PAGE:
Date: Sun, 16 Nov 1997 20:07:52 -0500

From: "Barry A. Popik" Bapopik[AT SYMBOL GOES HERE]AOL.COM

Subject: "I Would/Had Rather Be Right Than Be President"

I was cleaning out my files today for sin words when I found this. This

changes American history--a lot!

Bartlett's Familiar Quotations has "I would rather be right than be

President" (here it's "I would") by Henry Clay, _Speech in the Senate_, 1850.

The American Heritage Dictionary of American Quotations has "I had

rather be right than be president" (here it's "I had") by Henry Clay, speech,

U. S. Senate, 1850.

This is from The State Gazette (Trenton, NJ), 22 March 1839, pg. 3, col.



Our much respected contemporary, the Newark Daily, publishes in juxta

position with the Address of the Whigs of the legislature, Col. Preston's

remarks in Philadelphia, in favor of the nomination of Henry Clay. The

Address advised the Whigs to forbear "attempts to press forward particular

candidates"; but our cotemporary (sic) seems to suppose that he is not

disregarding wishes of the authors of the address in publishing articles in

favor of Clay. We suspect he judges correctly.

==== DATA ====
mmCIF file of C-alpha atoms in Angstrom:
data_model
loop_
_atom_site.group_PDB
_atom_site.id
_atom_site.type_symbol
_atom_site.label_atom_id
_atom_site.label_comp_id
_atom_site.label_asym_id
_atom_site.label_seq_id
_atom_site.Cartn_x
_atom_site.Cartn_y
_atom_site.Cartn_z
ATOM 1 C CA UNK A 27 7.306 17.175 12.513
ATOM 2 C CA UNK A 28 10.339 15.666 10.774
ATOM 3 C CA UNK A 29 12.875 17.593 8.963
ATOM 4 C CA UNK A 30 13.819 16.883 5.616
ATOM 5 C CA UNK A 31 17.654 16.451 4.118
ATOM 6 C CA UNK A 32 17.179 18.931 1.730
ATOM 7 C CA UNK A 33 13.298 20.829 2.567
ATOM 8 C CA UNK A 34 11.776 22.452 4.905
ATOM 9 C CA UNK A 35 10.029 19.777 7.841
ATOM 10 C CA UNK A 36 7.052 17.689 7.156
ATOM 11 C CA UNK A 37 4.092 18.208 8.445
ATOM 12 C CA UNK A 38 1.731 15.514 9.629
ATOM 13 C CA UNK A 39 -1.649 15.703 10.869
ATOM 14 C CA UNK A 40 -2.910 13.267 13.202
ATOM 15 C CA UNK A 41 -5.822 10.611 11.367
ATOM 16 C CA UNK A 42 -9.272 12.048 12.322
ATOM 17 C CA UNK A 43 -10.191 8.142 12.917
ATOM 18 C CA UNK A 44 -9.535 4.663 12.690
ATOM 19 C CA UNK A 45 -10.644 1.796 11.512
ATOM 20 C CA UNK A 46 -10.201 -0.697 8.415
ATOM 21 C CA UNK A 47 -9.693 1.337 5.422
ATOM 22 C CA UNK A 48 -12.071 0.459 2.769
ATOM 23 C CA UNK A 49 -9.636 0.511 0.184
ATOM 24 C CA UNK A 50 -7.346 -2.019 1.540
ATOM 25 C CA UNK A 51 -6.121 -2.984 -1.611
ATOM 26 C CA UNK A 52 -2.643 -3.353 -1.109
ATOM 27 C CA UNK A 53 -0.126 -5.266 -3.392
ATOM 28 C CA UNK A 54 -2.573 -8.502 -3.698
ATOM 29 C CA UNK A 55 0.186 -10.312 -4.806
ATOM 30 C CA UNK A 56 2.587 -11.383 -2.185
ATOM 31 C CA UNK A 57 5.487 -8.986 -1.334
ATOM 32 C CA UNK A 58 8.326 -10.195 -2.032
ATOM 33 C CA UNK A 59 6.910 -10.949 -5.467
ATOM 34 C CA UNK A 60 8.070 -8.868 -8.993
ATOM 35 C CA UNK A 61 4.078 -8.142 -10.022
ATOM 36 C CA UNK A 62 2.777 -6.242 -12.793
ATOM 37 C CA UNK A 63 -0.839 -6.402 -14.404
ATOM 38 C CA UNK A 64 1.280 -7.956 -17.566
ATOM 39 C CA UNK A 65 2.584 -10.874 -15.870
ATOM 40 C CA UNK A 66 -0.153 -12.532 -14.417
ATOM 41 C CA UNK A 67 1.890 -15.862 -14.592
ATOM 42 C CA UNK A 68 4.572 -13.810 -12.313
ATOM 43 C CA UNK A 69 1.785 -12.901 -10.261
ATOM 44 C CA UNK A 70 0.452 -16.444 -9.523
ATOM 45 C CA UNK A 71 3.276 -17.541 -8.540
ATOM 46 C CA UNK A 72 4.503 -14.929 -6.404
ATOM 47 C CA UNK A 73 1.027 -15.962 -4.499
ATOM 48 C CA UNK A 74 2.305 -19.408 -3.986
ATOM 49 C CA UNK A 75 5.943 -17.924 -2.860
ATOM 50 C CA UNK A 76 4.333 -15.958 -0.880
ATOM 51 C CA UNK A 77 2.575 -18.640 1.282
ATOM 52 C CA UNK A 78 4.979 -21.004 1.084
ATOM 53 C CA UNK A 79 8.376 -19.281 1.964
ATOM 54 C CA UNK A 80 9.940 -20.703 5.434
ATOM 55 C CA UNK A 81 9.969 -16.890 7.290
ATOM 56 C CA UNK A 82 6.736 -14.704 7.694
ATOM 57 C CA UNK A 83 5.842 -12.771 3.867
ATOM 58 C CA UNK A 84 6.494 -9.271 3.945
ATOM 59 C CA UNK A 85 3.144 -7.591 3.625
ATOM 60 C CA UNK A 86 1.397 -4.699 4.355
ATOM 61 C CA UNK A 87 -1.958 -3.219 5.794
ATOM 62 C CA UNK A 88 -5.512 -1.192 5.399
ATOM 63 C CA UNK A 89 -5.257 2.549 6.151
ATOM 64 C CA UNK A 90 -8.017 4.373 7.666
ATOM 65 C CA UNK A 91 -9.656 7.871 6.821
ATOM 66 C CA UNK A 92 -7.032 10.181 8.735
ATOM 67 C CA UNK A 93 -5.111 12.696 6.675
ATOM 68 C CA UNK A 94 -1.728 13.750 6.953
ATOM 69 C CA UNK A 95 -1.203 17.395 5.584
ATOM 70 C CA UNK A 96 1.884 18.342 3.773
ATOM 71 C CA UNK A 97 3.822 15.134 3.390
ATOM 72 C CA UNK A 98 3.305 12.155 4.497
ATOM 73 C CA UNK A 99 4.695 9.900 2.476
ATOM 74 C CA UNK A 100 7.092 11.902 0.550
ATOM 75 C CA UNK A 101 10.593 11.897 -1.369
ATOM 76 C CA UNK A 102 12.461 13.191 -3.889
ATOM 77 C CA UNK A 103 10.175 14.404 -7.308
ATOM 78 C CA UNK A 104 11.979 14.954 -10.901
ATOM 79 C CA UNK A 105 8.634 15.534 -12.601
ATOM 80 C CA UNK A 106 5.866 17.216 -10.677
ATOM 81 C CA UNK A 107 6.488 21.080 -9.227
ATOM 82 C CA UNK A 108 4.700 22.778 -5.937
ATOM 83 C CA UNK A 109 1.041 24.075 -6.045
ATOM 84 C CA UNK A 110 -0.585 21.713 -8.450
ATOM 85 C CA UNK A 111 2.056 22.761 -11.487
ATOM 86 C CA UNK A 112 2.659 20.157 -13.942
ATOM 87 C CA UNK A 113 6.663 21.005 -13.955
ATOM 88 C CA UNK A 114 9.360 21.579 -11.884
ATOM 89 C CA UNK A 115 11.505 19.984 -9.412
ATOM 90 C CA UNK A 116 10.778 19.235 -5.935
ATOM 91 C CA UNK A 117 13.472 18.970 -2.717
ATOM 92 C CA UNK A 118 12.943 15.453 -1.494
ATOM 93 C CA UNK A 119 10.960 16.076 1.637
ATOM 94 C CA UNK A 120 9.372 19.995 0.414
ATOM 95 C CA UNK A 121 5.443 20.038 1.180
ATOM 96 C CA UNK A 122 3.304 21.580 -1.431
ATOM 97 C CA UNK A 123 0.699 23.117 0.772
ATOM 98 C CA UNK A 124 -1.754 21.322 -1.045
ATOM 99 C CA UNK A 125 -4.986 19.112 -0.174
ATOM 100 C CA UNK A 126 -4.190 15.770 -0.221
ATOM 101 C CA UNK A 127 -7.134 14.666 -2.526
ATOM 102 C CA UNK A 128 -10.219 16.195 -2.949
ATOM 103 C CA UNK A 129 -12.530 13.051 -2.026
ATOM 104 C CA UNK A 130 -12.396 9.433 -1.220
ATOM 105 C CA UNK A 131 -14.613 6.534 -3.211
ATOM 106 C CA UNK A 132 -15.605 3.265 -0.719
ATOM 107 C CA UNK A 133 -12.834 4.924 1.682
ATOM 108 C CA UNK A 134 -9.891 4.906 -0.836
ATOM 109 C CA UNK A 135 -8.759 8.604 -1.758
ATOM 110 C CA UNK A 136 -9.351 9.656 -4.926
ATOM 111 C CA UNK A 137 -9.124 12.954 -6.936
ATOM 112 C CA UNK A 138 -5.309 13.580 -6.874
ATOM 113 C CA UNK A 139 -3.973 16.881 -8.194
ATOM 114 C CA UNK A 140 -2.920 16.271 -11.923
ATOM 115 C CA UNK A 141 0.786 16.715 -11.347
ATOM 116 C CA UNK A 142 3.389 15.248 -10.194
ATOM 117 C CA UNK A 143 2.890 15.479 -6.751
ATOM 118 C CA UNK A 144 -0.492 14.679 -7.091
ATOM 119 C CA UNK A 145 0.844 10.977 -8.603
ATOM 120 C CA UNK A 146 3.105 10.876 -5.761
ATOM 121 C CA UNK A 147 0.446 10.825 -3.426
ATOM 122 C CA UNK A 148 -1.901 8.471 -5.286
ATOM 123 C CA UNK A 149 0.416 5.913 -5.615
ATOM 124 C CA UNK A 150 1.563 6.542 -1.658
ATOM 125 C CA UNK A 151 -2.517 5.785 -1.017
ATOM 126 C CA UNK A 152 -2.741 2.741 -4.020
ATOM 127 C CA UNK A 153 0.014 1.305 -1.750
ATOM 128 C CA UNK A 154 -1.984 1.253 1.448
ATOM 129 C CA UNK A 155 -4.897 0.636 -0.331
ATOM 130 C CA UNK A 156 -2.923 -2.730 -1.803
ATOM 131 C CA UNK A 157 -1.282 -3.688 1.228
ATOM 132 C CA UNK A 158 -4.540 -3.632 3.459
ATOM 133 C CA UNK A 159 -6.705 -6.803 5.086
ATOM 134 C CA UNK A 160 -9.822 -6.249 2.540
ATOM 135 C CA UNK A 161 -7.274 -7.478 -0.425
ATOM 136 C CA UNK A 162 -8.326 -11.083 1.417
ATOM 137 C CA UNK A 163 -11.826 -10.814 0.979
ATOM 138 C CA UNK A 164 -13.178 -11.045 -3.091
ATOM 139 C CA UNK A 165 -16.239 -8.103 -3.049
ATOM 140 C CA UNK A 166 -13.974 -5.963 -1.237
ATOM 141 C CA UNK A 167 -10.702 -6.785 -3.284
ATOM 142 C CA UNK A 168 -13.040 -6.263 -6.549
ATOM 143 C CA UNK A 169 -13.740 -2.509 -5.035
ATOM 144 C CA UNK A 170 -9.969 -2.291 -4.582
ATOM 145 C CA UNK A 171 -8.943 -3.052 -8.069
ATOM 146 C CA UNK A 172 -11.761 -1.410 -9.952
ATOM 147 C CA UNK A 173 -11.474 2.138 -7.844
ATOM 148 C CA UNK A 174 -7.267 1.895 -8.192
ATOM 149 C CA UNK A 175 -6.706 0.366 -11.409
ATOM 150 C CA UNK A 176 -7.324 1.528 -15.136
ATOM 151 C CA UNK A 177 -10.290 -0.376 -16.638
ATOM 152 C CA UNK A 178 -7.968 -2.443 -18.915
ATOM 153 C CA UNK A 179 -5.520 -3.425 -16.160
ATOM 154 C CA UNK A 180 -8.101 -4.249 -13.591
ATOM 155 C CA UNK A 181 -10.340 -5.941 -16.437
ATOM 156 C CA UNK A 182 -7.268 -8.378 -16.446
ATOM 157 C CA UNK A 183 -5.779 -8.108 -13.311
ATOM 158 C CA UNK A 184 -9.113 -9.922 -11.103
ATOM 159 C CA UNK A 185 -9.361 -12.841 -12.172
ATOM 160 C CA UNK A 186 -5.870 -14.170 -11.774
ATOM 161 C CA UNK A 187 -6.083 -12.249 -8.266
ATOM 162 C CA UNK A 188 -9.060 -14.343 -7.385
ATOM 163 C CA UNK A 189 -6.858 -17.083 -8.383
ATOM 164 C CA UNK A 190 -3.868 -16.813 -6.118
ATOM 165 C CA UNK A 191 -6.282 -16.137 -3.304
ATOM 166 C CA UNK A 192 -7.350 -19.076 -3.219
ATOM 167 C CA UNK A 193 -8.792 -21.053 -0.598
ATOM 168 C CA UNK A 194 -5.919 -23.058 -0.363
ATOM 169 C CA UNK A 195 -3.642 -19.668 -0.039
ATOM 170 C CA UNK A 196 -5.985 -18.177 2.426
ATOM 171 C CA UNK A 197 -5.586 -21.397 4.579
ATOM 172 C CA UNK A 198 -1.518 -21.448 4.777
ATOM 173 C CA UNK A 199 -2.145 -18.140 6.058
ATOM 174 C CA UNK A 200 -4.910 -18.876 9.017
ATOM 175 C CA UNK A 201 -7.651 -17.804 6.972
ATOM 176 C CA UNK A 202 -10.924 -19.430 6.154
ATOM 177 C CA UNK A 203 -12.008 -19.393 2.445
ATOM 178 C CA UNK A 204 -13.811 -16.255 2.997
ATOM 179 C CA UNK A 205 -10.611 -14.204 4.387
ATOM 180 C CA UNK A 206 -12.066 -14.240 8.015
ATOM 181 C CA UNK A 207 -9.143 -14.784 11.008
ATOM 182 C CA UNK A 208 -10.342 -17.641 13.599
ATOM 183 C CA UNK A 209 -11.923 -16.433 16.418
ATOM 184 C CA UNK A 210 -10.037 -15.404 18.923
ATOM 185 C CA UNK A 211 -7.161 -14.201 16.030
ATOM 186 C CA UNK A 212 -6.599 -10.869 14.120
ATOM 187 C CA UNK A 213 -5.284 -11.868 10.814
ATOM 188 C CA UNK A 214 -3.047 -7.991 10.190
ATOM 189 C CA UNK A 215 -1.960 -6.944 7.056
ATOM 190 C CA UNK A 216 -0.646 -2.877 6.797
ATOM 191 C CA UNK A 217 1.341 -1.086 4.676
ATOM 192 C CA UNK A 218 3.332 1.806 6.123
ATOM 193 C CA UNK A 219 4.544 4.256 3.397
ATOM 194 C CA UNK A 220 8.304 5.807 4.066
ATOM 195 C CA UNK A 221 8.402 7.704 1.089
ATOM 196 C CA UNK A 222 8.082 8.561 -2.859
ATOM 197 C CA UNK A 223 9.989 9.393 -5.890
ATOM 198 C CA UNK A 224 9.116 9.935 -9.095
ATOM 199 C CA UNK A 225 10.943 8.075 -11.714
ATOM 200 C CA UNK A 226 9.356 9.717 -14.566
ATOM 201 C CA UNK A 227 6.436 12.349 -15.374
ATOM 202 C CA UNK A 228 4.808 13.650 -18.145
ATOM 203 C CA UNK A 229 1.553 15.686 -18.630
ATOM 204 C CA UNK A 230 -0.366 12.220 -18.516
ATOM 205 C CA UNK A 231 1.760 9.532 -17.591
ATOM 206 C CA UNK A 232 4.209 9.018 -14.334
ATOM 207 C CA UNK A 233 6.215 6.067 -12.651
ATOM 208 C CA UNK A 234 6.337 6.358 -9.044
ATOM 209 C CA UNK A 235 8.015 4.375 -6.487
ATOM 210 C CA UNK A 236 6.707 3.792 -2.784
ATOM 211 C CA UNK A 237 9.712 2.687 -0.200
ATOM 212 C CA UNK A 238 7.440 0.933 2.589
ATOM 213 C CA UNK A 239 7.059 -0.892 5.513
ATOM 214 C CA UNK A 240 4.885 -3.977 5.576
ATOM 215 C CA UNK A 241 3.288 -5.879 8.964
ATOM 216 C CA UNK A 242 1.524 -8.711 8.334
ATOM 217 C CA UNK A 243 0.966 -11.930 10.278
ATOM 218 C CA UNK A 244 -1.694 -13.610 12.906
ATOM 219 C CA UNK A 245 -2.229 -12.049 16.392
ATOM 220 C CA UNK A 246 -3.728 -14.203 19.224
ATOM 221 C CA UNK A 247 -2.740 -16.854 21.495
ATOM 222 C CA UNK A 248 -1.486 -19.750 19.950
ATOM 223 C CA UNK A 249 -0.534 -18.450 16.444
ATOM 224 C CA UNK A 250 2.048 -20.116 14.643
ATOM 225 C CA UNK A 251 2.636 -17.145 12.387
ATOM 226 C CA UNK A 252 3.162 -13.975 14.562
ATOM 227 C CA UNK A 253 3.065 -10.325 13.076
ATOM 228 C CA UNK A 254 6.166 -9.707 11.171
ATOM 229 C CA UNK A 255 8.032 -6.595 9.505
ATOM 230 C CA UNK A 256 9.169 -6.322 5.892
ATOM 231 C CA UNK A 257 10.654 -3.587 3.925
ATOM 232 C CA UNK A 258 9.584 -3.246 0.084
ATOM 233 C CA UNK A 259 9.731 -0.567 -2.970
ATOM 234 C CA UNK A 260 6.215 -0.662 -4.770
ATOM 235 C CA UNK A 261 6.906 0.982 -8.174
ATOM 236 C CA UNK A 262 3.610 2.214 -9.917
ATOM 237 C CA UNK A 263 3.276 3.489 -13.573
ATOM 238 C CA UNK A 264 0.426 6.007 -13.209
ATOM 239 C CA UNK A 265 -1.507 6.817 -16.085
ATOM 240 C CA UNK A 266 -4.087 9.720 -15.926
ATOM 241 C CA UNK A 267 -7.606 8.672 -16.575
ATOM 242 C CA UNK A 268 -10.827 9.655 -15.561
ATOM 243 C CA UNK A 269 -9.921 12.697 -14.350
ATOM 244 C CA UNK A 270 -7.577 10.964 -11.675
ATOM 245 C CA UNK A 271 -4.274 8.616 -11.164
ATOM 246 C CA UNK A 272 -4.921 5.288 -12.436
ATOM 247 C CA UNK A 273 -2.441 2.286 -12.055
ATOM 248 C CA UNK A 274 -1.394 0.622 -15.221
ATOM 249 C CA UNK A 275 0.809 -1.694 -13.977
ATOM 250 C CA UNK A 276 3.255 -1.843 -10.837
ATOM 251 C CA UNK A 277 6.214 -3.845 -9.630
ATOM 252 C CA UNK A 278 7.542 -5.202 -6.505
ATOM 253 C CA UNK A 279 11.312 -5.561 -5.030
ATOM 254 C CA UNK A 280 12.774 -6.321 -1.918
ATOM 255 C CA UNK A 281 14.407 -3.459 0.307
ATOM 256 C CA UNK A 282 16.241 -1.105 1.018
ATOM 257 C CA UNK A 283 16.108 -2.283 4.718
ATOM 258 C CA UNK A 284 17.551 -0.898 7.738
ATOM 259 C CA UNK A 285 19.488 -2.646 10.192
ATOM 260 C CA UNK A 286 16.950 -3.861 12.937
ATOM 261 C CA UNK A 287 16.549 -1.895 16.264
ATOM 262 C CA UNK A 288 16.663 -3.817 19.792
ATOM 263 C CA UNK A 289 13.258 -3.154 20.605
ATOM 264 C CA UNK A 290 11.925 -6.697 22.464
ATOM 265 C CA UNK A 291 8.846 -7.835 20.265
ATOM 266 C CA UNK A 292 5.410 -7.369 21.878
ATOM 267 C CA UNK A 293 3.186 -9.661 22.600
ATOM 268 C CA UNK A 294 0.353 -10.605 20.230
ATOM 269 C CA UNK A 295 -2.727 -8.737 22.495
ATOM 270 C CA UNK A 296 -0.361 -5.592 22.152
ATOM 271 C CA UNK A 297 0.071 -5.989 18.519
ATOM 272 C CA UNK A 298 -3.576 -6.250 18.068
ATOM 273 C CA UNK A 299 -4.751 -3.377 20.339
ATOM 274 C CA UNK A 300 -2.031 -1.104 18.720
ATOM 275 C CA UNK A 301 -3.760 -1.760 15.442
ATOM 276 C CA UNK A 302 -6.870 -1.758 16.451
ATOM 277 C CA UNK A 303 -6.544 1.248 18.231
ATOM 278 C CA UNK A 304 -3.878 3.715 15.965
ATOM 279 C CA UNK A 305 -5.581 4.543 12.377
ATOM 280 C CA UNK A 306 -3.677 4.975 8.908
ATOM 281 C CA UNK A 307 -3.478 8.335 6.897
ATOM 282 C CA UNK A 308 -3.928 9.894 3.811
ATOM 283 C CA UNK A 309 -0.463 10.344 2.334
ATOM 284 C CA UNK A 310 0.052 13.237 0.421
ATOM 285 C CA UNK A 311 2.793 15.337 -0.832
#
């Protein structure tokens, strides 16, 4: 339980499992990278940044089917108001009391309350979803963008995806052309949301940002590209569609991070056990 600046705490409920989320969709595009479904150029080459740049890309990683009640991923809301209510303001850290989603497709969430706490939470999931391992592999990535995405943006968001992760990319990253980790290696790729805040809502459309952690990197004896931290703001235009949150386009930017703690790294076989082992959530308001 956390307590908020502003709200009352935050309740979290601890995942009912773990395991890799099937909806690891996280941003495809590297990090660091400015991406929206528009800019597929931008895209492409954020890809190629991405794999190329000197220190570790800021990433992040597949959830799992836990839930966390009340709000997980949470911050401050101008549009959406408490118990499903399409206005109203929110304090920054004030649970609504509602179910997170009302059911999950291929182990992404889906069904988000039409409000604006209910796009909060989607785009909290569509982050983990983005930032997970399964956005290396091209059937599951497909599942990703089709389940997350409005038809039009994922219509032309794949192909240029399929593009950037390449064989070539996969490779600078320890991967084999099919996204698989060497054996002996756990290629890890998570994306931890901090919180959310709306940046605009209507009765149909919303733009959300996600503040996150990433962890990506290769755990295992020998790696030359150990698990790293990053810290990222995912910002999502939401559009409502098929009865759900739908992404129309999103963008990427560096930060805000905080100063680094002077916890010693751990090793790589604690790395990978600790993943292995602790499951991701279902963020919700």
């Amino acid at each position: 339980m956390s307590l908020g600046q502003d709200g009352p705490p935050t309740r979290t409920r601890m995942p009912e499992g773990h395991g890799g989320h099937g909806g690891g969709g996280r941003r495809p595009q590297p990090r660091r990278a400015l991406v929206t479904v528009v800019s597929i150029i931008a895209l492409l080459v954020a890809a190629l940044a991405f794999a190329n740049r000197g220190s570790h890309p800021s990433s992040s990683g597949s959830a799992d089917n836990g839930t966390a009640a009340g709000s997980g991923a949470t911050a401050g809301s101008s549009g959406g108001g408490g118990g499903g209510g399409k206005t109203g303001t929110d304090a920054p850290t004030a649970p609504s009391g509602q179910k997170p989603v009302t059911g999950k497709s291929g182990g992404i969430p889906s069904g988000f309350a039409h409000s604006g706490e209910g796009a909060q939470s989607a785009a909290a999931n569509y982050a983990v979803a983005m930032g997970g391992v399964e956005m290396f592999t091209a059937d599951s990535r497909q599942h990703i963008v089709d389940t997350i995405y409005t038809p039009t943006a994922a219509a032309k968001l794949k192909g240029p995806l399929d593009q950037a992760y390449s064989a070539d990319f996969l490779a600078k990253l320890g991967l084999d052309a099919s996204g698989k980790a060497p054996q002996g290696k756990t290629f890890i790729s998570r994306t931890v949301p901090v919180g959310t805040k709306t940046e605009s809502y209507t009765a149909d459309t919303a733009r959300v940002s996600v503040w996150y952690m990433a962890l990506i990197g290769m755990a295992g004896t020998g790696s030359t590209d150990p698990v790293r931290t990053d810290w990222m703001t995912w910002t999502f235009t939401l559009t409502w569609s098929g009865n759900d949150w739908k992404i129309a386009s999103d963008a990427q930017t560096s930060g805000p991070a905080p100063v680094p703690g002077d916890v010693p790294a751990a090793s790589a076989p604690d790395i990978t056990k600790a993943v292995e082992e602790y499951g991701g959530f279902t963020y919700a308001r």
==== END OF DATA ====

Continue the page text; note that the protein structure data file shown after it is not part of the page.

We publish below, the same article; and for the very reason that it

_does_ press the claims of a particular candidate. The Whigs cannot settle

so important a question, without discussion, and through the machinery of a

convention. "Collar-men" only can be managed in that way. (Anyone have


Col. Preston exhibits Mr. Clay's character in a very pleasing light.

Whatever we may think of some of his opinions, we cannot but feel the

liveliest admiration for the man who "would rather be _right_ than be

President." And although we have entertained the opinion that his nomination

would not be the best for the Whigs in this state, yet that is no reason why

we should not rejoice to publish his virtues, and unite cordially in his

cause if the _Whigs of the Union_ make him their candidate.

(...)(long article and speech--ed.)

I have heard him utter, said Mr. Preston, in his closet, sentiments

which, had they fallen from the lips of one of the ancients of Greece or

Rome, would have been repeated with admiration to the present day. On one

occasion said Mr. P., he did me the honor to send for and consult with me.

It was in reference to a step he was about to take, and which will, perhaps,

come to your minds without more direct allusions. After stating what he

proposed, I suggested whether there would not be danger in it--whether such a

course would not injure his own prospects, as well as those of the Whig party

in general. His reply was, "I did not send for you to ask what might be the

effects of the proposed movement on my _prospects_, but whether it was